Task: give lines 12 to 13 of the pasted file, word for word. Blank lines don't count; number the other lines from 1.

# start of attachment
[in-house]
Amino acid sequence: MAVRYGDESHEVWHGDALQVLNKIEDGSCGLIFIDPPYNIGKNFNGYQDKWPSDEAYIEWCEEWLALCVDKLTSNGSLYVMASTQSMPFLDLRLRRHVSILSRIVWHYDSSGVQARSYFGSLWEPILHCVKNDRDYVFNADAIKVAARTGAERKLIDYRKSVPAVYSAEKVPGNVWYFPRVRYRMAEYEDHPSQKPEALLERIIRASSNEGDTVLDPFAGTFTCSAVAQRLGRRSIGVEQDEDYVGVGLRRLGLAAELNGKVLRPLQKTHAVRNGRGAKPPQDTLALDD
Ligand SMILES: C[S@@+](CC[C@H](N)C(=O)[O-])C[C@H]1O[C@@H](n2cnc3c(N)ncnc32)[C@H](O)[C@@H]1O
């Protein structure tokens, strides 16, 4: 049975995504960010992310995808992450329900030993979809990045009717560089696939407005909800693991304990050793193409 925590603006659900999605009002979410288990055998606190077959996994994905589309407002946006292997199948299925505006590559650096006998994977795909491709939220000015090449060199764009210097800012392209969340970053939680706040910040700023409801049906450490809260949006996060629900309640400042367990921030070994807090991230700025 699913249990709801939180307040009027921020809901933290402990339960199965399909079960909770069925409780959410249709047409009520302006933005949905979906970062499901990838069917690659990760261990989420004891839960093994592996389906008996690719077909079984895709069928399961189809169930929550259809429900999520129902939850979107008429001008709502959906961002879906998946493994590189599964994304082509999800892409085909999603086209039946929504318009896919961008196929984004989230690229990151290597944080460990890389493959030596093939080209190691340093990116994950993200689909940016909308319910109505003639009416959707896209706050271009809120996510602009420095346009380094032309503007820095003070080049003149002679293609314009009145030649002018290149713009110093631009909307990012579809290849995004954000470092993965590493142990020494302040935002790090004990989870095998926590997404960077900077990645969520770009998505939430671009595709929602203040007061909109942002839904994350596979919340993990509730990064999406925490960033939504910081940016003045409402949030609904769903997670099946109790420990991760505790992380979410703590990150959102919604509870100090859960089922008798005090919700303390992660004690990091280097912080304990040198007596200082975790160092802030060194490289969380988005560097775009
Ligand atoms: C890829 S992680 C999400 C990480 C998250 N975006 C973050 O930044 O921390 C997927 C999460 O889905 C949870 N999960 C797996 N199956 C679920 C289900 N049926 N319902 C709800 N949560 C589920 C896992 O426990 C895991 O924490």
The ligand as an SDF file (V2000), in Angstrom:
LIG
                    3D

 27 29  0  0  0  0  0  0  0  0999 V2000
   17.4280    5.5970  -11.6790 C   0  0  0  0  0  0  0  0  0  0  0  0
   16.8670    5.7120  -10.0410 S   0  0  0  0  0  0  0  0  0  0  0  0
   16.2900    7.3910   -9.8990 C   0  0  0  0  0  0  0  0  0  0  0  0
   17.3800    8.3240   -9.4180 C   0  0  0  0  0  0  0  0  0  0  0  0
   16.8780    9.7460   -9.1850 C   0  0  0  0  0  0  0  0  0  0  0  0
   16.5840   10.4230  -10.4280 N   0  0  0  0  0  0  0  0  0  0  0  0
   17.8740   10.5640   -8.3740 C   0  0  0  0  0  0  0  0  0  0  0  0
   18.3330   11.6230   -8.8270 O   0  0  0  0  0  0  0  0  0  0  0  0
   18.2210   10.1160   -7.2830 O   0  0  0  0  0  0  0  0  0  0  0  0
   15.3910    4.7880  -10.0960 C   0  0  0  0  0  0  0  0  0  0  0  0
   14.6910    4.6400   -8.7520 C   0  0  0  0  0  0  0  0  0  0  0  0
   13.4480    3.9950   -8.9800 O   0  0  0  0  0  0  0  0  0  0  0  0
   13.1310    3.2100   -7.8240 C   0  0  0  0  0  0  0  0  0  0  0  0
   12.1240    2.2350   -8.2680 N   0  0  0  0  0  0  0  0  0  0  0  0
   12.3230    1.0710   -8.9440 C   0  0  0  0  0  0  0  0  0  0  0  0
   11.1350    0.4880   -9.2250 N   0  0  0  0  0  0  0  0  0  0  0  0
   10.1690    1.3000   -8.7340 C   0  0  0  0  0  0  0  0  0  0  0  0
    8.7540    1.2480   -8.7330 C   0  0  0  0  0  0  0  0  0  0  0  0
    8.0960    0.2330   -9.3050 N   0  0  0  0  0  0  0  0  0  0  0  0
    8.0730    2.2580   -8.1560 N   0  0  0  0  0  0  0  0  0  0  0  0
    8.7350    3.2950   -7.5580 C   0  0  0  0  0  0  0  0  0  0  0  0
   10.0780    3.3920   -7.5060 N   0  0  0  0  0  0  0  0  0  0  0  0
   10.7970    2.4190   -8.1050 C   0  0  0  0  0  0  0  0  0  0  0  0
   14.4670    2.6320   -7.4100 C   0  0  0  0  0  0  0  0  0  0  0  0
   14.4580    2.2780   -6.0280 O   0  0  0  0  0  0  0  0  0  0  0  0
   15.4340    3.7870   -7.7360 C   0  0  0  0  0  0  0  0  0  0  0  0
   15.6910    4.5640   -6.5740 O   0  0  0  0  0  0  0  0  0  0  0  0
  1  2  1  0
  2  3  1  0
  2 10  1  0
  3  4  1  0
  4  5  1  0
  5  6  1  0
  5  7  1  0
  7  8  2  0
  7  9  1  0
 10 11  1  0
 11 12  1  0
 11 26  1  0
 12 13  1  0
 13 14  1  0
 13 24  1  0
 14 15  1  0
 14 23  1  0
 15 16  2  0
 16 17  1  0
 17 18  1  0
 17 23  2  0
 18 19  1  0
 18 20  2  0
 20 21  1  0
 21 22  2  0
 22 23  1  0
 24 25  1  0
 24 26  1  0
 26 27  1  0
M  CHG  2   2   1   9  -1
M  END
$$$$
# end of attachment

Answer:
   16.2900    7.3910   -9.8990 C   0  0  0  0  0  0  0  0  0  0  0  0
   17.3800    8.3240   -9.4180 C   0  0  0  0  0  0  0  0  0  0  0  0